A five-week decline in mortgage rates has led to a corresponding decline in housing payments, according to a new report from Redfin, the technology-powered real estate brokerage. The typical U.S. homebuyer’s monthly mortgage payment was $2,575 during the four weeks ending November 26, down $164 from a peak of $2,739 last month but up 13% year over year.
"Mortgage rates are dropping due to easing inflation and investors betting the Fed will cut interest rates sooner than expected," Redfin Economics Research Lead Chen Zhao said. "Declining rates, along with a sizable year-over-year increase in new listings, are leading to more favorable conditions for some buyers. My advice for serious homebuyers is to compare housing costs to recent highs instead of long-ago lows. Housing costs are at their lowest level in three months, and it's unlikely they will drop significantly anytime soon. That makes it a relatively good time to lock in a rate."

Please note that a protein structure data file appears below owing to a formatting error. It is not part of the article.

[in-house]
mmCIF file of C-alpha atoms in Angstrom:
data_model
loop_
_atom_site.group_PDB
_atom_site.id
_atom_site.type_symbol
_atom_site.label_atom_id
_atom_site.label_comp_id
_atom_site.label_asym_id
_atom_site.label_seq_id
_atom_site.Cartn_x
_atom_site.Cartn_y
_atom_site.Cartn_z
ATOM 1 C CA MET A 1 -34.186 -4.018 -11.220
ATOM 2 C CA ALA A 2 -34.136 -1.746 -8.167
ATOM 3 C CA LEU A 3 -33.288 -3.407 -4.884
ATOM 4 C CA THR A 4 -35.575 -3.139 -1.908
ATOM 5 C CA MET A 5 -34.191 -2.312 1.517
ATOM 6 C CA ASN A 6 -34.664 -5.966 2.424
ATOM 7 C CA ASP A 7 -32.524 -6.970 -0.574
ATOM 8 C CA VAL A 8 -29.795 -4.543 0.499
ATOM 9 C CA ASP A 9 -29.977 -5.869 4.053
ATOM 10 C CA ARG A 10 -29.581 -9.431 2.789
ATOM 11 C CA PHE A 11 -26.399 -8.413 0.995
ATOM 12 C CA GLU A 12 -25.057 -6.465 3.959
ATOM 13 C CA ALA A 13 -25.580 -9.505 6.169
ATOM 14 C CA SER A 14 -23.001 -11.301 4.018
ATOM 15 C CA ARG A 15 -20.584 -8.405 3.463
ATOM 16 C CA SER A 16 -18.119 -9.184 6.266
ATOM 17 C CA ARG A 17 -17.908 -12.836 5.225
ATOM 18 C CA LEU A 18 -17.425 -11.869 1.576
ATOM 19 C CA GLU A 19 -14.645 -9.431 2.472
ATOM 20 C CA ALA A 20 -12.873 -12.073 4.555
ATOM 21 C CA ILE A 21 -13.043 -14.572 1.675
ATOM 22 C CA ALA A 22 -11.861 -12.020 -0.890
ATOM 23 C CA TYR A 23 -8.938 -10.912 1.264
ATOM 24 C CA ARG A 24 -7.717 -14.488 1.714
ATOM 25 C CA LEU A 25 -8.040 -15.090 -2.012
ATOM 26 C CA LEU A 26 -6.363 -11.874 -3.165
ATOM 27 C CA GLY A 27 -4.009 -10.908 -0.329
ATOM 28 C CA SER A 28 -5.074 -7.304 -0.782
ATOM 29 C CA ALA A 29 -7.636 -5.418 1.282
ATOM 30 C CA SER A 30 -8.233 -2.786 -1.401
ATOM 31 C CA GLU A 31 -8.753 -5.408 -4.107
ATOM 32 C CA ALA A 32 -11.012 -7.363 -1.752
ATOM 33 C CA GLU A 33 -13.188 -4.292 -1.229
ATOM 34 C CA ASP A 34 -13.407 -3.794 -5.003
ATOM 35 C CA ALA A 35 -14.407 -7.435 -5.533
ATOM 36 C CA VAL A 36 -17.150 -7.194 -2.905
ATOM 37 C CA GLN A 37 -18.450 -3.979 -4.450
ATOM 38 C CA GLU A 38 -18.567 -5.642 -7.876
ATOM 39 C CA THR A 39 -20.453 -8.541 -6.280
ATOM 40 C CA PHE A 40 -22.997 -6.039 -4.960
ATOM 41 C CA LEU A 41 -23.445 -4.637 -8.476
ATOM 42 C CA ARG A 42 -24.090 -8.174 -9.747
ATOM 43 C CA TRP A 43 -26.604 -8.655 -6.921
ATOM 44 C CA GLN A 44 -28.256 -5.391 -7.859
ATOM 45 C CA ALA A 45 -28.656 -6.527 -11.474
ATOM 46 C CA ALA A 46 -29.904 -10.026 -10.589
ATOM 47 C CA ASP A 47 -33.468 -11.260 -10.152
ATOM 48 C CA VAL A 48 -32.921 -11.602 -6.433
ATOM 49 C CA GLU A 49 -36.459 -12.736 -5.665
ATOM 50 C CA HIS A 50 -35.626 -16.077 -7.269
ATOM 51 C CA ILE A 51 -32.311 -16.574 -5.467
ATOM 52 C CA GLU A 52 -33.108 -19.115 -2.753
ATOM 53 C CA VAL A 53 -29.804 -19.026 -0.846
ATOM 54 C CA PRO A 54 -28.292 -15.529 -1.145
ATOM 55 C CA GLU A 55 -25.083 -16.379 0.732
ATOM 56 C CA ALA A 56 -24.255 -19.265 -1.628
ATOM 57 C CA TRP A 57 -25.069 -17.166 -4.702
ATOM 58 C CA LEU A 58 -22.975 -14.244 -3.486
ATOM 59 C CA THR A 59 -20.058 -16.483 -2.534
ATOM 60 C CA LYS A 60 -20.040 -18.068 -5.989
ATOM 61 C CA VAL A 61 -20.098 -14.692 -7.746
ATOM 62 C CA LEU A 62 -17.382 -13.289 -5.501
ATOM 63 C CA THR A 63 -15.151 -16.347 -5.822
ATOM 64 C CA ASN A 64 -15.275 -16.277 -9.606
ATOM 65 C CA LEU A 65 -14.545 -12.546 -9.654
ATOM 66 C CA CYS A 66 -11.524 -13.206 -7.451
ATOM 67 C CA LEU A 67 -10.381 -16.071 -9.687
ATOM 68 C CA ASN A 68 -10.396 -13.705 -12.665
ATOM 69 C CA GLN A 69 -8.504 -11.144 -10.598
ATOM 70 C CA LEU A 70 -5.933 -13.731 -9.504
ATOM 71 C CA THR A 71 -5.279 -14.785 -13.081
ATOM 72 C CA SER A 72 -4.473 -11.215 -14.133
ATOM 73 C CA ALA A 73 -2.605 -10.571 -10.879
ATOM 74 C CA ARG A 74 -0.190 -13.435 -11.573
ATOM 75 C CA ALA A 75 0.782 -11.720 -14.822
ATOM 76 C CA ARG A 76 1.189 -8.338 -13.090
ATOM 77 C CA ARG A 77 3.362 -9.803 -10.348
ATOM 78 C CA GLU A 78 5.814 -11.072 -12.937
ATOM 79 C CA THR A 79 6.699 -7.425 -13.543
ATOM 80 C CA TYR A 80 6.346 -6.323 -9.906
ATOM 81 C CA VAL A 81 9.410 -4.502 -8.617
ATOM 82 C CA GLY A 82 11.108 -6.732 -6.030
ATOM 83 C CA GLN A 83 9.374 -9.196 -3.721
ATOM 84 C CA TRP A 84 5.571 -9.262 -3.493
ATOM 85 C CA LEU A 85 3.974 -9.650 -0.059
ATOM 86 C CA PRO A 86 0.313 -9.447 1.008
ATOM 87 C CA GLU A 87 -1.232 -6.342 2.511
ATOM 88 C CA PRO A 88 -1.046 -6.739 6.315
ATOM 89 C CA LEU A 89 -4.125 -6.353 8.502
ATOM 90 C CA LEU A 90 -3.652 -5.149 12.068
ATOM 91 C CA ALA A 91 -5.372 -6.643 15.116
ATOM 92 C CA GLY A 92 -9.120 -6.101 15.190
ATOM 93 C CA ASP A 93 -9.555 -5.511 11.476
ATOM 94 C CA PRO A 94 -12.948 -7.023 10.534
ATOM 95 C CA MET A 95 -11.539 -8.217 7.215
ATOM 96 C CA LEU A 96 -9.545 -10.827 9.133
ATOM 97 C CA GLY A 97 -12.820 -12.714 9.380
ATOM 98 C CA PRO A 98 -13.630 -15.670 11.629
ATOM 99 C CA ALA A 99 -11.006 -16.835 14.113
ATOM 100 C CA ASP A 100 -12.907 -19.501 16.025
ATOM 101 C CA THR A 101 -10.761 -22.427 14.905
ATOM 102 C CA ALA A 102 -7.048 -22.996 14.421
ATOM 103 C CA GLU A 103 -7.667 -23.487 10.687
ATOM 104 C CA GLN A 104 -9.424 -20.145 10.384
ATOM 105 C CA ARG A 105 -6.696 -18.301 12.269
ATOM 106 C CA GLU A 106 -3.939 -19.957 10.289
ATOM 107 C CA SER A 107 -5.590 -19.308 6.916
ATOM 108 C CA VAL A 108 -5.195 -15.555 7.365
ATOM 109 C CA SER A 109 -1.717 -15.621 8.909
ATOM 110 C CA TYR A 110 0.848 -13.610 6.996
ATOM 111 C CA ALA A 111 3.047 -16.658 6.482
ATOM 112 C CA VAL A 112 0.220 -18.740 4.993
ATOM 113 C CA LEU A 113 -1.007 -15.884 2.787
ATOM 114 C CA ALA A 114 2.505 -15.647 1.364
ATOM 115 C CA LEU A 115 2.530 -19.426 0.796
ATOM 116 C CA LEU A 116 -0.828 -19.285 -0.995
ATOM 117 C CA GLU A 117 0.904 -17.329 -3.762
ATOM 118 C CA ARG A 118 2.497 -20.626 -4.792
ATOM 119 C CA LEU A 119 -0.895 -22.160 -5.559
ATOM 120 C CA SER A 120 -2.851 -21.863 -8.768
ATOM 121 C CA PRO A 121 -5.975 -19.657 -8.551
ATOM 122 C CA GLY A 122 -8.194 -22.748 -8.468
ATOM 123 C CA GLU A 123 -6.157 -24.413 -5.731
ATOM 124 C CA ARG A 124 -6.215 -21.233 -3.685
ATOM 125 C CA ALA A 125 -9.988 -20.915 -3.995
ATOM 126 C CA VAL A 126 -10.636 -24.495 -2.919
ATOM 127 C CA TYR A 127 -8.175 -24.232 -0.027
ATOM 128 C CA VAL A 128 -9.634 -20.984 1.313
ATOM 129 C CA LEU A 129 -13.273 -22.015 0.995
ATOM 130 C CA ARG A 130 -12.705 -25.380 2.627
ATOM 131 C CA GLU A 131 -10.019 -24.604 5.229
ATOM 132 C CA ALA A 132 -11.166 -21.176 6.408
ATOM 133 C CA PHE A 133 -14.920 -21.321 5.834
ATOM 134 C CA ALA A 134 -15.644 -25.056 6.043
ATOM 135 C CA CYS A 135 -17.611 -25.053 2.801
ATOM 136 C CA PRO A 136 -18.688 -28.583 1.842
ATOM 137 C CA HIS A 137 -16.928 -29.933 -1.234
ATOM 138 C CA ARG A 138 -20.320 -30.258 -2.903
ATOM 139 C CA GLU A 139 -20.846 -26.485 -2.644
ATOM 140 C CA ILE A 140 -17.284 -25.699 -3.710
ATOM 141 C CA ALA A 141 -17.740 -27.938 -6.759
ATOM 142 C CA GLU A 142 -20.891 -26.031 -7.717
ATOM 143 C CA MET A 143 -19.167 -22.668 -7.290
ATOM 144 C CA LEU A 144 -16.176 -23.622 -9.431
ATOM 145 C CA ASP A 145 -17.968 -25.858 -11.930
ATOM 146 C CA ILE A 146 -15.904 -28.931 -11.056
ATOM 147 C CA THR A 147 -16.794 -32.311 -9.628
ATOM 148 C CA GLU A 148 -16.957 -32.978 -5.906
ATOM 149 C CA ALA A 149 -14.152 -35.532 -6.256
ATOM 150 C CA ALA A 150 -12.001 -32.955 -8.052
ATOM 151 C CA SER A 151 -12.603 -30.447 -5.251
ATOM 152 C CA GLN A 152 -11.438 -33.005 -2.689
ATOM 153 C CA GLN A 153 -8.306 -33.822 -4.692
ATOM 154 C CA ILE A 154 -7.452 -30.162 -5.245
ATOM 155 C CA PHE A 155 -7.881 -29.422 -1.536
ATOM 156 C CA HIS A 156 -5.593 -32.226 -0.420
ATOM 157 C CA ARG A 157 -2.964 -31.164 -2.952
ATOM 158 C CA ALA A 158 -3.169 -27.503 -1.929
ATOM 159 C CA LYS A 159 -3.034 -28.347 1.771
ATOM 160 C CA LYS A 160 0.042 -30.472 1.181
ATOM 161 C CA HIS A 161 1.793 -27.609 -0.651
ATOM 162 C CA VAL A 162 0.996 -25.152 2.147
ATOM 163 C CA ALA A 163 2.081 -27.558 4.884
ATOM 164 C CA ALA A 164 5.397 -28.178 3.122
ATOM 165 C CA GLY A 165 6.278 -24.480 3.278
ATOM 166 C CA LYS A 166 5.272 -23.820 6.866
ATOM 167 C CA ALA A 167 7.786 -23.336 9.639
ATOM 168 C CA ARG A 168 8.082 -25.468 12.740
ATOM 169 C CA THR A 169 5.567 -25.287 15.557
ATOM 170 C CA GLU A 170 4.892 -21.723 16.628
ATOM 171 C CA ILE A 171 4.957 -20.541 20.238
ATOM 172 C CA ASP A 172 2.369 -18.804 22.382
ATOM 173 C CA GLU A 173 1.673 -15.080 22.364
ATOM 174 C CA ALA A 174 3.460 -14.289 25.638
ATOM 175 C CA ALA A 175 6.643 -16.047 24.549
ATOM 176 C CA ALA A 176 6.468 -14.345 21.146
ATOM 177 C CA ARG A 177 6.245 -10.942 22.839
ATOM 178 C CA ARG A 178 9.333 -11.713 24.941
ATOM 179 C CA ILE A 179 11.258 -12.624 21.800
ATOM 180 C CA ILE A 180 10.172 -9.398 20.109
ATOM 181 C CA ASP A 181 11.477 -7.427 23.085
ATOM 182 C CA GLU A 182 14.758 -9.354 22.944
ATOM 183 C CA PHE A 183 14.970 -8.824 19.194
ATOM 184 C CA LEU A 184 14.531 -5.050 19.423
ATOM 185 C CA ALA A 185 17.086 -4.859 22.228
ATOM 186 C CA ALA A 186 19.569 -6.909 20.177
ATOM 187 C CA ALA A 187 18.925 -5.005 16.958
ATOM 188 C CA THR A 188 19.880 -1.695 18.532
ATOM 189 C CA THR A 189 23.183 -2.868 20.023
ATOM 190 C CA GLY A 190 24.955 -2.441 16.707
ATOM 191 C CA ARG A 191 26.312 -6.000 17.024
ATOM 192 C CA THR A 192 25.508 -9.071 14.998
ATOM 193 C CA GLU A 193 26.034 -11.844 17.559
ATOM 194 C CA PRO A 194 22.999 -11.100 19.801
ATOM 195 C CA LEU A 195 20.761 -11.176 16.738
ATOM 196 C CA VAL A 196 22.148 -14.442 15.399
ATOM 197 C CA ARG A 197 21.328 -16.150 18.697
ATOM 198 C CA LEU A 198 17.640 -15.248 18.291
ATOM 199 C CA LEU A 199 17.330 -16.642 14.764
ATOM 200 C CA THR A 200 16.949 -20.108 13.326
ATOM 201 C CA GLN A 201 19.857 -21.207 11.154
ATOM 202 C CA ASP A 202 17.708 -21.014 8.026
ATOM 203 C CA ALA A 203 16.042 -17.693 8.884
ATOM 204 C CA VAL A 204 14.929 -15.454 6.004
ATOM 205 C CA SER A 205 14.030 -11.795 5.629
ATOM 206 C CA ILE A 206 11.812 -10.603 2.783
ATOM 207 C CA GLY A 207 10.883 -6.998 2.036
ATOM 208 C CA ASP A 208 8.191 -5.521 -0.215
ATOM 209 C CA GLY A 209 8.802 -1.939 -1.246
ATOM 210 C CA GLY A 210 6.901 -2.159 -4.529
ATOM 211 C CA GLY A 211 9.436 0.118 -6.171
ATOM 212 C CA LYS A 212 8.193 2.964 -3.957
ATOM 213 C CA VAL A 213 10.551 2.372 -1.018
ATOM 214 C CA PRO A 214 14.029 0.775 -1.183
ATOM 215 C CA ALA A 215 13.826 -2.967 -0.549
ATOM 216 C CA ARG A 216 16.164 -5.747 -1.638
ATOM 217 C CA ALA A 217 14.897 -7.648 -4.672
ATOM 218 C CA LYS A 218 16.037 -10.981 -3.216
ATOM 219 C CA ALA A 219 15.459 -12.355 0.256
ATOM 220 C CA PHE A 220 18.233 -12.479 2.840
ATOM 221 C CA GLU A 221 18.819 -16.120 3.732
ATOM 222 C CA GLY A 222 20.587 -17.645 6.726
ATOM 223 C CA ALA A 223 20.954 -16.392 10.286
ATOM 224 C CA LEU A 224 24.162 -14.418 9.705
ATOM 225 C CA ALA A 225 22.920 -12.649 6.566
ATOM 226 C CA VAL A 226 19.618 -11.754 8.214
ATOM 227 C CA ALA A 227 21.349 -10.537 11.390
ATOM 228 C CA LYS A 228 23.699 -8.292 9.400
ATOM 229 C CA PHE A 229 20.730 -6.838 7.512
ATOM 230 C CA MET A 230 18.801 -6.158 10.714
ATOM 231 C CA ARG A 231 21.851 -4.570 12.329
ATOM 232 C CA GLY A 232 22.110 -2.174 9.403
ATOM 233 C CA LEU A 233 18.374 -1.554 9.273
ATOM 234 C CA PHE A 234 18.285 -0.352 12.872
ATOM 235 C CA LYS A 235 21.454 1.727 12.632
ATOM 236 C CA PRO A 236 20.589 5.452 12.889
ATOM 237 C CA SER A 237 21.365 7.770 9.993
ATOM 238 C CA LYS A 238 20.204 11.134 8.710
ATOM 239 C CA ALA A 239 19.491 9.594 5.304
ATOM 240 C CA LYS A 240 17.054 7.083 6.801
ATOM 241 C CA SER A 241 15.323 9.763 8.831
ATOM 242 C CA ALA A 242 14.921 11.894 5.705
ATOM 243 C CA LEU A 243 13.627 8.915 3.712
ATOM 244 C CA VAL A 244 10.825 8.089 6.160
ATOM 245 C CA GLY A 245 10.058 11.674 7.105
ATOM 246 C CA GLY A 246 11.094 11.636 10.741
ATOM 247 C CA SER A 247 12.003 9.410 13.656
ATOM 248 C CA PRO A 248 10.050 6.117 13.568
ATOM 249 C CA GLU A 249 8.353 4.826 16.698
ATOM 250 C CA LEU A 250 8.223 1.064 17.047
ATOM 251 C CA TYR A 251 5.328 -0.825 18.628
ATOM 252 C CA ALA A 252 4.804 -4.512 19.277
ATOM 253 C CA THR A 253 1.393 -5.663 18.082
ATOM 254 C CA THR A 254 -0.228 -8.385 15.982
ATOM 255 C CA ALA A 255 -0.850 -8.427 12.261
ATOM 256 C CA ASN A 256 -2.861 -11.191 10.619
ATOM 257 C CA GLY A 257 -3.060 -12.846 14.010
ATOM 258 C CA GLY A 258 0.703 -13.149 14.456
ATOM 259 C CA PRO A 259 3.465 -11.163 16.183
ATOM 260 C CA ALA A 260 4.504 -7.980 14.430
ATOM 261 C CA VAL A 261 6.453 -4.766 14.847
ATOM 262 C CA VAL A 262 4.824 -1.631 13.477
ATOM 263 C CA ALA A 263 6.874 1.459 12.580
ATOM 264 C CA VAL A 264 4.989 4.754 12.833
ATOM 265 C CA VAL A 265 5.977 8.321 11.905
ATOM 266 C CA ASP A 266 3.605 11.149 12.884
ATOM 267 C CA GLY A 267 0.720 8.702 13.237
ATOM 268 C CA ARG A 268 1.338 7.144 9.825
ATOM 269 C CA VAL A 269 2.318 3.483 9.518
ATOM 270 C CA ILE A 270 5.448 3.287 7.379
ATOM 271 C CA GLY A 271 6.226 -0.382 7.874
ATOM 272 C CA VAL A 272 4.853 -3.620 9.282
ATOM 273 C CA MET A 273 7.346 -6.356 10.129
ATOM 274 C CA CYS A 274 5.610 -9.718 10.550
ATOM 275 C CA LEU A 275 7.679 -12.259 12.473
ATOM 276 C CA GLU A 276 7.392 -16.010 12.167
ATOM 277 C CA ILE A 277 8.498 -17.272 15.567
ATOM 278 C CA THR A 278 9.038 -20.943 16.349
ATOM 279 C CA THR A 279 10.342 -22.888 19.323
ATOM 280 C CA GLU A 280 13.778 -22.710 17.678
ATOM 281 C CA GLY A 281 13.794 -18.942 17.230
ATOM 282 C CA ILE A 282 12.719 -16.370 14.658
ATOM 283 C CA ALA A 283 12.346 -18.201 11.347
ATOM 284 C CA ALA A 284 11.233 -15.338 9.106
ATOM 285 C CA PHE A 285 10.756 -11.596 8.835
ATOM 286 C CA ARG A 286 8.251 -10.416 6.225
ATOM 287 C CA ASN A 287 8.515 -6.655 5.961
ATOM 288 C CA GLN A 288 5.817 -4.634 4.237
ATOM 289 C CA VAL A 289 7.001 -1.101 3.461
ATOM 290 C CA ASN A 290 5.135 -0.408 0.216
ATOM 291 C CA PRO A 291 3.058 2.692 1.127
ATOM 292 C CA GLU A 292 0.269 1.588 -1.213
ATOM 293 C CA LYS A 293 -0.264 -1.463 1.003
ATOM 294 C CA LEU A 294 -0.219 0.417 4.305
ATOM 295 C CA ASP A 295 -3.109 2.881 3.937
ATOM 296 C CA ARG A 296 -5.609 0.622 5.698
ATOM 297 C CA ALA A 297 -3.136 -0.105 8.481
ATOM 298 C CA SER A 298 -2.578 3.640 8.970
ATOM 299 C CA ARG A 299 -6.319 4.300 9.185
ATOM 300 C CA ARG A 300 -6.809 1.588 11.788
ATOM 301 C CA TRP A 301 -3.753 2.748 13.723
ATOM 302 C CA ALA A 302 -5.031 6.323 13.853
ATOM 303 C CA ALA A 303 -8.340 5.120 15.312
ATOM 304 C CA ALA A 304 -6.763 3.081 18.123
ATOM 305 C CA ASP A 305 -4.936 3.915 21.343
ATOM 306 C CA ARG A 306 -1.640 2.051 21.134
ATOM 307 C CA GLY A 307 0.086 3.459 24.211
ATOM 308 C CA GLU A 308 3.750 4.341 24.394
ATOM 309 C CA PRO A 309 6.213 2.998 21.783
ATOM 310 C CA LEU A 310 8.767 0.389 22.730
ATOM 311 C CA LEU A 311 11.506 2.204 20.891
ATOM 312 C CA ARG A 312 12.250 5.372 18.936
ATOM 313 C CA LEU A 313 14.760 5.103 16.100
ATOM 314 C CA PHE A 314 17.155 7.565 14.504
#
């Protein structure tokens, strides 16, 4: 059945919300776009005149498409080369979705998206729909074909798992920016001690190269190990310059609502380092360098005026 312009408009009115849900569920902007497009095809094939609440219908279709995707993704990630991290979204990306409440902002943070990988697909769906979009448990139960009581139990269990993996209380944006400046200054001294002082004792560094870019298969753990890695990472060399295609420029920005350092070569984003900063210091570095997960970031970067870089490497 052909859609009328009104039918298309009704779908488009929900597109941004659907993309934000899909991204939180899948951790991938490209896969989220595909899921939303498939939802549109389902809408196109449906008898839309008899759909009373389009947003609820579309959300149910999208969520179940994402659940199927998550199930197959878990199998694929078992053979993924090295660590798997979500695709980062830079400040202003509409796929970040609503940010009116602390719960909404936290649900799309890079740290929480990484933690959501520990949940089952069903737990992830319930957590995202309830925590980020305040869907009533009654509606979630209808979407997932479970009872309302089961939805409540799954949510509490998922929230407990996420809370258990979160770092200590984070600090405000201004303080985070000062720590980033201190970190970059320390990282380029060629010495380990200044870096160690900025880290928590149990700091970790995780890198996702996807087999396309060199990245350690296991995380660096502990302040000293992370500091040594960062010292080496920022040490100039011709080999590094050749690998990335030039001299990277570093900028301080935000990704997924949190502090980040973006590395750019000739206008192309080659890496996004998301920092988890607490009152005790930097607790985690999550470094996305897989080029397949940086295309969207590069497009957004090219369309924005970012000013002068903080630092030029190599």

The weekly average 30-year mortgage rate is 7.29%, down from a high of 7.79% in October, and the daily average is 7.13% as of November 29, its lowest level since the start of September. Rates have declined enough to offset rising home prices; the median sale price is up 4%. Prices are up because inventory is low; the total number of homes for sale is down 7% year over year.
But there is hope for buyers wanting more homes to choose from: new listings are up 6%, the biggest year-over-year uptick in over two years. Buyers are taking note of slightly improved conditions: mortgage-purchase applications are up 5% week over week.
While the housing payments have recently declined, they are still up 13% year over year. At this point in 2022, the average payment was $2,240.